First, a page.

We Did Our Bit: WWI Exhibition Favourites Part 4 – Local Impact

This is the fourth installment of the We Did Our Bit WWI exhibit-closing series. Click to read the earlier posts in the series here

This post was contributed by Des Corran, volunteer docent at the St. Catharines Museum.

Local Impact

The “Doing our Bit: WWI from St. Catharines to the Western Front” has meant a great deal to me. Though I connect with the exhibition in many ways, what resonates with me most is that the stories explored in the exhibit are truly local. Each story shared delves even deeper into personal impact the First World War had on the people of St. Catharines.

A selection of objects and photographs on display in the Doing Our Bit exhibition.

In particular, I’m struck by how much differently news (both the good and bad kind) was spread 100 years ago, compared to today. At the time of the First World War, communication moved slowly. Families and communities back at home waited days, sometimes weeks for updated news of the war. Nowadays, thanks to social media, breaking news comes to us within minutes – immediate access to news from all around the world.  And that’s a good thing. We now live in the Age of Information. I often wonder what it would have been like if we had access to our current communication resources back in 1914. How would the people have reacted to the outbreak of the First World War and the subsequent horrors that followed for the next four years? Would life back at home be more bearable, or much more difficult?

A strict look at the numbers exposes the tragedies of the First World War.  In 1914, Canada’s population was 7.8 million. During the war, our forces grew to 619,636, and 424,000 of those were sent overseas. Canada lost 58,544 in Europe. According to the 1911 Census, St. Catharines had a population of 12,484. Over 1000 of our men were sent overseas during the First World War. 324 didn’t return home.

Every St. Catharines citizen in 1918 must have personally known at least one, or several, of the young men who did not return home from the war. There was no television coverage, no breaking news of the causalities – just many broken families who, in some cases, waited days, even weeks, for confirmation of the tragic news.

Des has portrayed Lt. Col. Frank Case McCordick in the St. Catharines Museum’s Guided Spirit Walks program both in 2016 and 2018. He will be portraying McCordick again at the 1918 Victory Party on Nov. 30.

As the Doing Our Bit exhibit nudges towards closing, I am going to miss the stories shared in its displays. I’ll list of a few of those that stick with me: the story of the Adie family, where three of the four brothers sent overseas were killed in action; the Welland Canal Force and its objective to protect the Welland Canal from the threat of enemy sabotage; the stories of two recipients of the Victory Cross, the highest and most prestigious award of the British honour system, Lance Corporal Fred Fisher and Lieutenant Graham Thomas Lyall; the bullet taken from Percy Bradshaw’s hand; and the experiences of Lieutentant Colonel Frank Case McCordick, of whom I’ve had the honour of portraying in the St. Catharines Museum’s Guided Spirit Walks. The letters, pictures, and music from our Stories From The Front program have further added powerful emotional annex to our WWI exhibit.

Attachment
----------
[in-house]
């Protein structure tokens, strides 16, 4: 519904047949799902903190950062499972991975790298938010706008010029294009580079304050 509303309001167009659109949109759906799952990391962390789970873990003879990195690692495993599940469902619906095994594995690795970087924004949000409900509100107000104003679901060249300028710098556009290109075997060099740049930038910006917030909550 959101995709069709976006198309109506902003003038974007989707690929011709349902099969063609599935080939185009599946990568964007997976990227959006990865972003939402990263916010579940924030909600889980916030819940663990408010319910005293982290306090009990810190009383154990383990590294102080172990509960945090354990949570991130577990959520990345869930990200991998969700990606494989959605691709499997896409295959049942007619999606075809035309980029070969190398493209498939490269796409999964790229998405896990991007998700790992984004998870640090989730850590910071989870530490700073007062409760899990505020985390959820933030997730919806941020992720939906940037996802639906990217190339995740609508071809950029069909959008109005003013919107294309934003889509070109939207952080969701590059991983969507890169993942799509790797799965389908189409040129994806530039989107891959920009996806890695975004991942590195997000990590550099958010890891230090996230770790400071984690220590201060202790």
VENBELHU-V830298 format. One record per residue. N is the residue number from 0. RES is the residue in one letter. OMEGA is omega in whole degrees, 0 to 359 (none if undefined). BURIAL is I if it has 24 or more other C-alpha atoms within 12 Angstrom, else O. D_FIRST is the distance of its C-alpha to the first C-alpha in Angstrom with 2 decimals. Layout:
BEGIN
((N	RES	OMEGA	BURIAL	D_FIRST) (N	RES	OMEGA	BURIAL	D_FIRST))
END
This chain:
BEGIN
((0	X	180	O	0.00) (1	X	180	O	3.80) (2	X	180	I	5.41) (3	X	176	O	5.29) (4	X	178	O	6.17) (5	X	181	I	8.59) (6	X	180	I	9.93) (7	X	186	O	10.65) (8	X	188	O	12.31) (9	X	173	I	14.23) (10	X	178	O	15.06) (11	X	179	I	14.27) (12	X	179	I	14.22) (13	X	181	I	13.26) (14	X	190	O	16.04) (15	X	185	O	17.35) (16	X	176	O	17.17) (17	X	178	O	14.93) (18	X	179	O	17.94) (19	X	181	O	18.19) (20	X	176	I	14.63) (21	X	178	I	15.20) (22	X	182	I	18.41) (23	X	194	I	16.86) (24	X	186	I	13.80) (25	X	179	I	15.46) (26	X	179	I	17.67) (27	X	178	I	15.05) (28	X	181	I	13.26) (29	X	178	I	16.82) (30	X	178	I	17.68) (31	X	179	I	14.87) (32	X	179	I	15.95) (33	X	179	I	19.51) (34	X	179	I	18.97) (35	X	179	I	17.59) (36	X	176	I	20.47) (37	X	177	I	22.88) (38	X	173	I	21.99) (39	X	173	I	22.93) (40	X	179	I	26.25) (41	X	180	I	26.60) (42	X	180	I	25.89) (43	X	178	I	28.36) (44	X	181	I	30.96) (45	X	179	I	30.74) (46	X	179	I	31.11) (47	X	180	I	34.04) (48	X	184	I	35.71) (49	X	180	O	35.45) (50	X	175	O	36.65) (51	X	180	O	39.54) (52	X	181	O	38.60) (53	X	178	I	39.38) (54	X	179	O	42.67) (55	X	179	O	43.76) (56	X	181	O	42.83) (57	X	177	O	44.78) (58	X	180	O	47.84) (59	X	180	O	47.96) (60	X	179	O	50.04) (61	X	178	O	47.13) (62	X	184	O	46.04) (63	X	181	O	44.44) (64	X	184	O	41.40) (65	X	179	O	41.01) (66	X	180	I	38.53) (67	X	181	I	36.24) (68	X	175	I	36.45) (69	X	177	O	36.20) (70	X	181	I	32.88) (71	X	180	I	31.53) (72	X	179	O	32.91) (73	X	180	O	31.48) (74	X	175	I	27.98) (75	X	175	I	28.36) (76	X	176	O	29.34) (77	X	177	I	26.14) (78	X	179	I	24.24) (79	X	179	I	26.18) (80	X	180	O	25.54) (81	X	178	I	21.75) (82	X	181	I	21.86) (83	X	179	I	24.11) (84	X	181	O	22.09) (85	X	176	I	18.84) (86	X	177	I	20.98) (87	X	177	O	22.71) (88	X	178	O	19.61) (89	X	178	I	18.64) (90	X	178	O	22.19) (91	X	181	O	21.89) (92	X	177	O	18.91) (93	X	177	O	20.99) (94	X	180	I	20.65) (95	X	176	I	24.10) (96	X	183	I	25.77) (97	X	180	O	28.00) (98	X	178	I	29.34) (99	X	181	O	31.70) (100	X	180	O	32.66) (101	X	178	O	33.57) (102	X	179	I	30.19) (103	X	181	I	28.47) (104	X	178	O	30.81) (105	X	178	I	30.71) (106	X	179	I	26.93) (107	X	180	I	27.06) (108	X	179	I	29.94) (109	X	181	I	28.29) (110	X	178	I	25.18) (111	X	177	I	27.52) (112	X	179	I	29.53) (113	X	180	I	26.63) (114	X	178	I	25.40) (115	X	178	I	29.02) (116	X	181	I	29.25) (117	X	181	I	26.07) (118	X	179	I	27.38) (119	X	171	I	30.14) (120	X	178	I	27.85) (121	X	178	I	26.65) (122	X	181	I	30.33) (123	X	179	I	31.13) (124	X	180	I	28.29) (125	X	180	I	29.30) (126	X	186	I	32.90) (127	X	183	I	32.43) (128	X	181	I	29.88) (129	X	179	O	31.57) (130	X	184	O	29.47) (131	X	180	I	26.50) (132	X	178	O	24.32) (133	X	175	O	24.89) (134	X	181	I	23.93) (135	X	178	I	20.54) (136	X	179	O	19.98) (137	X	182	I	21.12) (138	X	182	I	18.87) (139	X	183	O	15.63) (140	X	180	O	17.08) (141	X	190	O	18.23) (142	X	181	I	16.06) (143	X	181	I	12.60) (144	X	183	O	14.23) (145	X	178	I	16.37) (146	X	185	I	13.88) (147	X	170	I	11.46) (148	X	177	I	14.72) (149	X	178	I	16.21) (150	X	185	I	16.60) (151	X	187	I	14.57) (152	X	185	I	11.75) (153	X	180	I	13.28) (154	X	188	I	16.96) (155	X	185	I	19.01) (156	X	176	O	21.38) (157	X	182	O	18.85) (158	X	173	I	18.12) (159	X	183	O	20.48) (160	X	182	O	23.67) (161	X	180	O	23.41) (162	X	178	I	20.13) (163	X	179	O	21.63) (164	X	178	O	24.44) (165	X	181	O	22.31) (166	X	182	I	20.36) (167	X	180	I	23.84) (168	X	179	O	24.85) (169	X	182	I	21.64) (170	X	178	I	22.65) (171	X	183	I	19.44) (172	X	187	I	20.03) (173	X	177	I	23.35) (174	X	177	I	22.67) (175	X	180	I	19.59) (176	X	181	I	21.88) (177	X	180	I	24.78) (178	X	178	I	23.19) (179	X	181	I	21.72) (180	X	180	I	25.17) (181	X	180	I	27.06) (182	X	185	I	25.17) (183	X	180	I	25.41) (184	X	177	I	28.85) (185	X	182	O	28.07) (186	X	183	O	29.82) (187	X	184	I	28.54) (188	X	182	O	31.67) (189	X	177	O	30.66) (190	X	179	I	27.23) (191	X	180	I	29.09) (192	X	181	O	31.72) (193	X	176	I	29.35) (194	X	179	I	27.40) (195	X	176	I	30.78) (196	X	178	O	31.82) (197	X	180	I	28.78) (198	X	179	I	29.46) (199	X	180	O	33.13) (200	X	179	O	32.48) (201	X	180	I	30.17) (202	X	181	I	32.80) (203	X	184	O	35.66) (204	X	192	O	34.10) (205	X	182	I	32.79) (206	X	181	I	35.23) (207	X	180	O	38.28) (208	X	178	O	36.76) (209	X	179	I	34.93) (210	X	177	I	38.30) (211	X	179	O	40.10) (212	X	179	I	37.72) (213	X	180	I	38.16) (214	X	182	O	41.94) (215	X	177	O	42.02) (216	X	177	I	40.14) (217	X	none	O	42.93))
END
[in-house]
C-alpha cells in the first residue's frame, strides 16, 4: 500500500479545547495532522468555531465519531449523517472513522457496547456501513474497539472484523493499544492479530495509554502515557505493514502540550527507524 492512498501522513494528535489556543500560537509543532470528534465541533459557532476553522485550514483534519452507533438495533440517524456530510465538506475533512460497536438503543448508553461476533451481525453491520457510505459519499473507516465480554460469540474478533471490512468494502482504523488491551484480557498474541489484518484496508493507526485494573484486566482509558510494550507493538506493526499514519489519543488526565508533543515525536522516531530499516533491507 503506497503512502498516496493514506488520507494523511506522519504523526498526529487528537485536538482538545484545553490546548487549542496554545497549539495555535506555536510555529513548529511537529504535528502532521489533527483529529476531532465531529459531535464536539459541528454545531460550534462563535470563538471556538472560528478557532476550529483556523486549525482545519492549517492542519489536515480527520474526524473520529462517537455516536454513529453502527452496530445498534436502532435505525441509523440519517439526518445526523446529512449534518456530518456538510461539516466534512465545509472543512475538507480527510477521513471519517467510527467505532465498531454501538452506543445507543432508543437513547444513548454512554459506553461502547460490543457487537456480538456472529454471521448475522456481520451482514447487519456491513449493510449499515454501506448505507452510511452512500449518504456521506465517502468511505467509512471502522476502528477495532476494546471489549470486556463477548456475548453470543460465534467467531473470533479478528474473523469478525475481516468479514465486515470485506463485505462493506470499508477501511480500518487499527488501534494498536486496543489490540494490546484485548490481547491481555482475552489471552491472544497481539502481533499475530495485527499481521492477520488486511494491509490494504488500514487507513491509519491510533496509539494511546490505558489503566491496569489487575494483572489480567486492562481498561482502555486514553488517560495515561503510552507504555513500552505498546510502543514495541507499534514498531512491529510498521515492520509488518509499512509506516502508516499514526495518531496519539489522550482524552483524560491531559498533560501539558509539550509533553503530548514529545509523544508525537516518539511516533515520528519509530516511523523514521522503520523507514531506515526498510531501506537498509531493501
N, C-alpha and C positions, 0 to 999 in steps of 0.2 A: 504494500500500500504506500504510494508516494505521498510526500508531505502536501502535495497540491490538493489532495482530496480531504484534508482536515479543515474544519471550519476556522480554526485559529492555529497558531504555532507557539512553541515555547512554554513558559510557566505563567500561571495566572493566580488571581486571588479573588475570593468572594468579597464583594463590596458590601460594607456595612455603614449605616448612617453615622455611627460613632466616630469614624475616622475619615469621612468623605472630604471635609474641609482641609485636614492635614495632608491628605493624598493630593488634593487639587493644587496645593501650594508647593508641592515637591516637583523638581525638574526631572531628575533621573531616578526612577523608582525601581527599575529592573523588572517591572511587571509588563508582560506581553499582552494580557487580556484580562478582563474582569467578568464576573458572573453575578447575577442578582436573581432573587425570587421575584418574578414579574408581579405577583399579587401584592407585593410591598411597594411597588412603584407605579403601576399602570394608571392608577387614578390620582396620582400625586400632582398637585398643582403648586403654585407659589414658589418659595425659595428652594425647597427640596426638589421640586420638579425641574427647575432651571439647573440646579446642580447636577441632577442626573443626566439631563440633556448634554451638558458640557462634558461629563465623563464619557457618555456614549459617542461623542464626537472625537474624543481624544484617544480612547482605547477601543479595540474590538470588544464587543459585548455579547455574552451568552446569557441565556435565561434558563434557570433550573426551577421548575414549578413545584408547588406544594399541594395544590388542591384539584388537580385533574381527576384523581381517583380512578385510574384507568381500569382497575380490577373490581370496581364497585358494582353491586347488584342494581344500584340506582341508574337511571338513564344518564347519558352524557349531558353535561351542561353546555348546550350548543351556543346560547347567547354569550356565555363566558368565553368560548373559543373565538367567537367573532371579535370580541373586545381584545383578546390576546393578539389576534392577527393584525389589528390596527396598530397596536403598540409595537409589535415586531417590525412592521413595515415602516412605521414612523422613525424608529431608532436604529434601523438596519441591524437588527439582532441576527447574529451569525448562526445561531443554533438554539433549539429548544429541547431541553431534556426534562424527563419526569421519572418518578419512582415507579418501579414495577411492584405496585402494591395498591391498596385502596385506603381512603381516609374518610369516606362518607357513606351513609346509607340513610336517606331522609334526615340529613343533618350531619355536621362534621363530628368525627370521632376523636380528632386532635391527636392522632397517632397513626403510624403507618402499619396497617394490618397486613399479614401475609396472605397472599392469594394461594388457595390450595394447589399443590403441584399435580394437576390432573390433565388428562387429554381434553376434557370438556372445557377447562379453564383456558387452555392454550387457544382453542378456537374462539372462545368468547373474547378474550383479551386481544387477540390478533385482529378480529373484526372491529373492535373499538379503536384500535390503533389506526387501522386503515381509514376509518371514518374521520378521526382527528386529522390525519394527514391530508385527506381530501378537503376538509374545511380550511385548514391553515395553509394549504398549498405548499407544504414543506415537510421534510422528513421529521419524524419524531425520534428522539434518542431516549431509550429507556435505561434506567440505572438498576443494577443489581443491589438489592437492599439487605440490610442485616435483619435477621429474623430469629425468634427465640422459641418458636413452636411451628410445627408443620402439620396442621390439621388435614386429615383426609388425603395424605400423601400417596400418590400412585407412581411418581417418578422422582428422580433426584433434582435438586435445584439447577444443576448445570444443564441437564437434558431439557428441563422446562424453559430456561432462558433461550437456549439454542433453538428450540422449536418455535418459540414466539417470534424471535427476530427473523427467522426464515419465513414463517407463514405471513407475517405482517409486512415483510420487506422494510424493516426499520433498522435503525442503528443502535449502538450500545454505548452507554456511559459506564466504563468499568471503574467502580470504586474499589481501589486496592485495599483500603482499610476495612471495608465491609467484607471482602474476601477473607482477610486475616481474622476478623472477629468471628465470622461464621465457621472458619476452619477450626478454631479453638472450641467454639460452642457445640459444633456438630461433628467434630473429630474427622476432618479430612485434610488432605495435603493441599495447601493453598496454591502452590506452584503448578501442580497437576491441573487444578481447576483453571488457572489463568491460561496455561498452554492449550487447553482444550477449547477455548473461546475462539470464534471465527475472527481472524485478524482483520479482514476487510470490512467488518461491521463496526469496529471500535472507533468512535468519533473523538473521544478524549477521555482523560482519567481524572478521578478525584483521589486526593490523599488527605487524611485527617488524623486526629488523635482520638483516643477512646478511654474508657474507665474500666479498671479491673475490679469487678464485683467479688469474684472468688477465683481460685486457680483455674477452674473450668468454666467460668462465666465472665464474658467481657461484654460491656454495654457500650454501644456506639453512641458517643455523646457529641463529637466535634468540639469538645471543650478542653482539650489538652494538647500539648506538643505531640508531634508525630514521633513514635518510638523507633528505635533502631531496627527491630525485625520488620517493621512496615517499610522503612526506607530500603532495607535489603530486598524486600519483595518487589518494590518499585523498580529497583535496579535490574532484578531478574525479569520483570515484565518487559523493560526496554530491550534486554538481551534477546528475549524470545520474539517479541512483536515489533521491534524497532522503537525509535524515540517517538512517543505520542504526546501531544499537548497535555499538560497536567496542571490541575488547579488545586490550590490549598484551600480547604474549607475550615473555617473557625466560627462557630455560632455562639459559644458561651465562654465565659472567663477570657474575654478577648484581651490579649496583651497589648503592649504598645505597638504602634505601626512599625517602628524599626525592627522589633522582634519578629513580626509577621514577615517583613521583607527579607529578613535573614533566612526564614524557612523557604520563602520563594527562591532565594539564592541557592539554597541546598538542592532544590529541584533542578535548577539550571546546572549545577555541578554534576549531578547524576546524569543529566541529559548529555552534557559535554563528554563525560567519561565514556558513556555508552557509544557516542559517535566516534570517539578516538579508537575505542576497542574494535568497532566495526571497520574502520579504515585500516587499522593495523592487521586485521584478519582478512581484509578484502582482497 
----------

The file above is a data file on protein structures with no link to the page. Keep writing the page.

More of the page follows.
Each of these stories reveal the deeply nuanced impact the First World War had on the people of St. Catharines. The war consumed the entire city, every community member contributed the war effort in their own individual way. If you were not serving overseas, you likely knew someone who was and showed your support by serving in some way at home. From these personal narratives, I have gained a richer understanding of what happened between 1914-1918, both here in the city, as well as overseas at the war front – and, more than ever, I have gained an appreciation for the St. Catharines I live in today.

We encourage you to visit the St. Catharines Museum to discover these stories and more from the First World War. Doing our Bit: WWI from St. Catharines to the Western Front officially closes on Friday, November 30. Please join us as we close out this exhibition with a 1918 Victory Party celebrating the end of the First World War. Enjoy live jazz music, swing dance lessons, food, and drink throughout the evening.

Friday, November 30, 8pm-midnight | $10 per person | Tickets online or by calling the Museum at 905-984-8880| Visit our website for more details | 



Leave a Reply